United States of America, Appellee, v. Peter Brady, Appellant, 561 F.2d 1319 (9th Cir. 1977)Annotate this Case
O. J. Wilkinson, Jr., Wilkinson & Quarelli, Phoenix, Ariz., argued for appellant.
Daniel R. Drake, Edmund G. Noyes, Jr., Asst. U. S. Attys., Phoenix, Ariz., argued for appellee.
Appeal from the United States District Court for the District of Arizona.
Before BROWNING and HUFSTEDLER, Circuit Judges, and EAST,* District Judge.
Brady was convicted for conspiracy to possess heroin for distribution. The only question on appeal is whether the court erred in refusing to permit defense counsel to ask the Government's principal witness the name of the person who had supplied her with heroin in prior transactions. The Government's witness was Velia Contreras ("Velia") who had earlier been convicted of a heroin sale and who thereafter was granted immunity to testify against Brady.
On July 15, 20, and 30, 1976, DEA Special Agent Salazar purchased heroin from Cartwright and Joseph Contreras ("Joseph"), Velia's son. Velia testified that Brady was the source of the heroin which she supplied for the July 30 sale and that the July 30 incident was the only time she had had any kind of drug dealings with Brady. Brady's defense was that he was not the source; the real source was another person who had supplied heroin to Velia on prior occasions. She admitted on cross-examination that she paid Brady no money for the drugs which she allegedly purchased on July 30 from him. One of the Government's witnesses testified that heroin sales were not ordinarily made on credit in absence of regular narcotics dealings between the seller and the buyer.
Cartwright and Joseph were arrested when Agent Salazar made the heroin purchase on July 30. The two men admitted that Joseph had obtained the heroin from Velia. Salazar then drove to Velia's home with Joseph where he saw Brady. At first Velia denied any knowledge of the narcotics transaction. But after Salazar promised her that she and her son would go free if she would implicate Brady in the heroin sale, she said that Brady was her source.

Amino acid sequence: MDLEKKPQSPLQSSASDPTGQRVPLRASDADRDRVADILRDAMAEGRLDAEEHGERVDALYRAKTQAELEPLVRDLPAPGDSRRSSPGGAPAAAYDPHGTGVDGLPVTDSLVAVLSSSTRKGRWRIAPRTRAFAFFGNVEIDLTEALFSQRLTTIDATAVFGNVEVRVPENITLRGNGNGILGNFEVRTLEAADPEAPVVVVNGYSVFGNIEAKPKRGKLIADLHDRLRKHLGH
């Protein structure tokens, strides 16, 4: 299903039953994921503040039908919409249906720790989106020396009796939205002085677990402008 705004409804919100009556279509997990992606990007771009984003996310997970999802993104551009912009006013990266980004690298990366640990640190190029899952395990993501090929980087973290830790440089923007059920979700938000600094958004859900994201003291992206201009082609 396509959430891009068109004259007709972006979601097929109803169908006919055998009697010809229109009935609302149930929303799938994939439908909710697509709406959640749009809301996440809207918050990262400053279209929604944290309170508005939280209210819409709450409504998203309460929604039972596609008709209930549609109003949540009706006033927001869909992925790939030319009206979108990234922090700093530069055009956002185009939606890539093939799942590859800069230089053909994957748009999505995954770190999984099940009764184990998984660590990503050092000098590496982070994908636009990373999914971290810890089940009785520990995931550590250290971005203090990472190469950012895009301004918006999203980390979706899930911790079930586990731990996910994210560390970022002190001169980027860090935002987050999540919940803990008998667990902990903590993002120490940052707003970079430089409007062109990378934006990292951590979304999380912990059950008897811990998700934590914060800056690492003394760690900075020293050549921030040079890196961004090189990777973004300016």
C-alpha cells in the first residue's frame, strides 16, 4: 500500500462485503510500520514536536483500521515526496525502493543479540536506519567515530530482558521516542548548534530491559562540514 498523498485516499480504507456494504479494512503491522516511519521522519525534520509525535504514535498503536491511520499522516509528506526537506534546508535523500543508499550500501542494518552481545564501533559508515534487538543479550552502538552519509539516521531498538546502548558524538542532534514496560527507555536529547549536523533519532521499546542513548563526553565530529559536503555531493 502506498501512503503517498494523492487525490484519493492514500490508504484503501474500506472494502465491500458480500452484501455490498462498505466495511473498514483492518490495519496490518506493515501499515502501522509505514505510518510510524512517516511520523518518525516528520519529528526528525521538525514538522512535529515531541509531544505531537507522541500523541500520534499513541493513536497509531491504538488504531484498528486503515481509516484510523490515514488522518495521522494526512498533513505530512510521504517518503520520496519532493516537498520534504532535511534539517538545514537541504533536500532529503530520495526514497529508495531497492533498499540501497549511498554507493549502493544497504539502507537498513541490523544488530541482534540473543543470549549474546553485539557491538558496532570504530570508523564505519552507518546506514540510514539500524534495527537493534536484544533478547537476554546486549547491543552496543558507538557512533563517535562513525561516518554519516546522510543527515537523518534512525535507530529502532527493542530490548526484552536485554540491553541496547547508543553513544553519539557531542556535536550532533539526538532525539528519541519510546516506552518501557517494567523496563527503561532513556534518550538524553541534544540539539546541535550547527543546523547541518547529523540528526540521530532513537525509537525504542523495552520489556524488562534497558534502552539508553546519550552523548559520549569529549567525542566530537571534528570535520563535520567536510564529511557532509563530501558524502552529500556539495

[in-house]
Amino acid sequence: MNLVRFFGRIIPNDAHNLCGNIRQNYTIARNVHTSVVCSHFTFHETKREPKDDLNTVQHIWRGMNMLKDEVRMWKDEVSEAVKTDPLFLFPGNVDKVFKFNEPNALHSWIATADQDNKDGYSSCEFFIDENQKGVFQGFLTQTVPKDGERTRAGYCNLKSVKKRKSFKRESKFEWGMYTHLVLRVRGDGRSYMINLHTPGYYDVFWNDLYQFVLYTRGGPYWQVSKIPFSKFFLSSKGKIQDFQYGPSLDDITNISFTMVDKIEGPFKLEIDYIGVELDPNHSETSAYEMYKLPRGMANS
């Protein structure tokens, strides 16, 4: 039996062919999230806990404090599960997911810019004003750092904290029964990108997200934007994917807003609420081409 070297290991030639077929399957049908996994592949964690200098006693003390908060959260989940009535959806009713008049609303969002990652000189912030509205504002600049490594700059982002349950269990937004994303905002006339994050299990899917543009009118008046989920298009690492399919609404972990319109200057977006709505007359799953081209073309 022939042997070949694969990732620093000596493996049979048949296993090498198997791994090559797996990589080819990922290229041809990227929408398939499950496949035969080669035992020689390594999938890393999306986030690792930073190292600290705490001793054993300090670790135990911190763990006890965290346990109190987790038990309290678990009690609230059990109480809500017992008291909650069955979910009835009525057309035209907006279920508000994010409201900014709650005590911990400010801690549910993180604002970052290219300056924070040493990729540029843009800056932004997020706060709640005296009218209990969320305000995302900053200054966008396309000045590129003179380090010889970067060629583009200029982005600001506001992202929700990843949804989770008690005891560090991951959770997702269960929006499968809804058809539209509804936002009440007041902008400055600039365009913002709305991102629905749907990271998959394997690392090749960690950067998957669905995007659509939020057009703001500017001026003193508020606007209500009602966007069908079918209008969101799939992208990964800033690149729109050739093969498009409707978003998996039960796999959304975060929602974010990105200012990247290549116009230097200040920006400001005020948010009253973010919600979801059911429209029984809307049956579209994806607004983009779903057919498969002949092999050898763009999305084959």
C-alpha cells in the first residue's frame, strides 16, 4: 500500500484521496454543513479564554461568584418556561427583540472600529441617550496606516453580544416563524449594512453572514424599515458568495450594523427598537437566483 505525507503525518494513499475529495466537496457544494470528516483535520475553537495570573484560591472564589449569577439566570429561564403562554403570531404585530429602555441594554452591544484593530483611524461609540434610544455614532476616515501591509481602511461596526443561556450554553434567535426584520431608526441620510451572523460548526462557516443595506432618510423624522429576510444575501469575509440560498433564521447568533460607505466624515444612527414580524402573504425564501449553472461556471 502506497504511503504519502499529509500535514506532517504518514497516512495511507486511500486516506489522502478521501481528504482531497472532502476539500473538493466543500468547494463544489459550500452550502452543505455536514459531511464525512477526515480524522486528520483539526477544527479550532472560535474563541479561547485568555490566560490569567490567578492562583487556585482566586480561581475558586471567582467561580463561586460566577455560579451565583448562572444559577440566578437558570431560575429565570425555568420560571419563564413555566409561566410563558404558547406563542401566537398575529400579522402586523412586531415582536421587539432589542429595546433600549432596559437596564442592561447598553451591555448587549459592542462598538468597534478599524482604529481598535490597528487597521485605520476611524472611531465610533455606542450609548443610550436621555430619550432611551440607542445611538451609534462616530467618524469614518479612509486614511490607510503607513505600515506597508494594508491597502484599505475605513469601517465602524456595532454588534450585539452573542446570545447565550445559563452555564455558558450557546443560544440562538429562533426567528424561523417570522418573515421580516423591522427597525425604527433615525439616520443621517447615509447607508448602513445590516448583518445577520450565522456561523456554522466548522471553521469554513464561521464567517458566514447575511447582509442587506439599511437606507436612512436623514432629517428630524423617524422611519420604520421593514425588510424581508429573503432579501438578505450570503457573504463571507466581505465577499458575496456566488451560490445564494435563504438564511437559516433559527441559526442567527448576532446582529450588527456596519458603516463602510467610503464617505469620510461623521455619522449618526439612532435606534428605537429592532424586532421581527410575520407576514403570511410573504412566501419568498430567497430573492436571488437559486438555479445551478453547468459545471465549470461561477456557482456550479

Although there was some testimony from Joseph and from Cartwright that tended slightly to corroborate Velia's testimony that Brady was the source, the critical evidence came from Velia. During Velia's cross-examination, the following colloquy occurred:
"Q: But you had been dealing in heroin prior to that time with other people, isn't that correct?
"A: No I had not."
At that juncture Velia's counsel asked to approach the bench, requesting "a short recess so that I can converse with my client and advise of her of certain things." The prosecutor objected to an inquiry into Velia's prior narcotics dealings because "I don't see how it impeaches her because Brady is not charged with any other dealings." The court did not rule on the objection because adjournment for the day was at hand. The following morning, the court sustained the objection on the ground that the name of Velia's source was irrelevant and that there was substance to Velia's lawyer's claim that revelation of the name of her source for prior sales might jeopardize her personal safety.
The name of Velia's prior source was relevant, both for the purpose of impeaching her testimony that she had not had prior dealings in narcotics, but also because identification of the prior source lent some support to the defense theory that Velia had implicated Brady to protect herself from her real source, as well as to seek immunity for her son and herself. Fear of her prior source would provide powerful motivation to name Brady, rather than her earlier supplier.
As the Government acknowledges, the restriction of a defendant's right to cross-examine a government witness can be a denial of the defendant's constitutional right of confrontation. (Davis v. Alaska, 415 U.S. 308, 94 S. Ct. 1105, 39 L. Ed. 2d 347 (1974); Alford v. United States, 282 U.S. 687, 51 S. Ct. 218, 75 L. Ed. 624 (1931); United States v. Alvarez-Lopez, 559 F.2d 1155 (9th Cir. 1977).) We need not decide whether the error in this case was of constitutional dimension, however, because we are convinced that the error was prejudicial even if the confrontation threshold were not crossed.
Velia was the Government's key witness, and the Government's whole case turned on her credibility. Defense counsel thus must be given a maximum opportunity to test the credibility of the witness. (United States v. Harris,501 F.2d 1 (9th Cir. 1974).) Explorations of Velia's dealings with her source, not only went to her credibility, but also may have supplied substantive evidence of Brady's innocence by evidence tending to prove that the other man, not Brady, in fact was the source for the July 30 sale. Because cross-examination was restricted, we cannot know whether the name of the source might have supplied convincing evidence, or at least a substantial lead, in identifying someone other than Brady as the source of the questioned sale. The name of the source might have revealed that the person was one of Velia's close relatives or a person with whom she was known to have extremely close connections which, if followed up on further cross-examination, might have revealed her prior source as the same source who supplied heroin on July 30.
Under the totality of the circumstances, we cannot say that the erroneous restriction on cross-examination was harmless error.
Honorable William G. East, Senior United States District Judge, District of Oregon, sitting by designation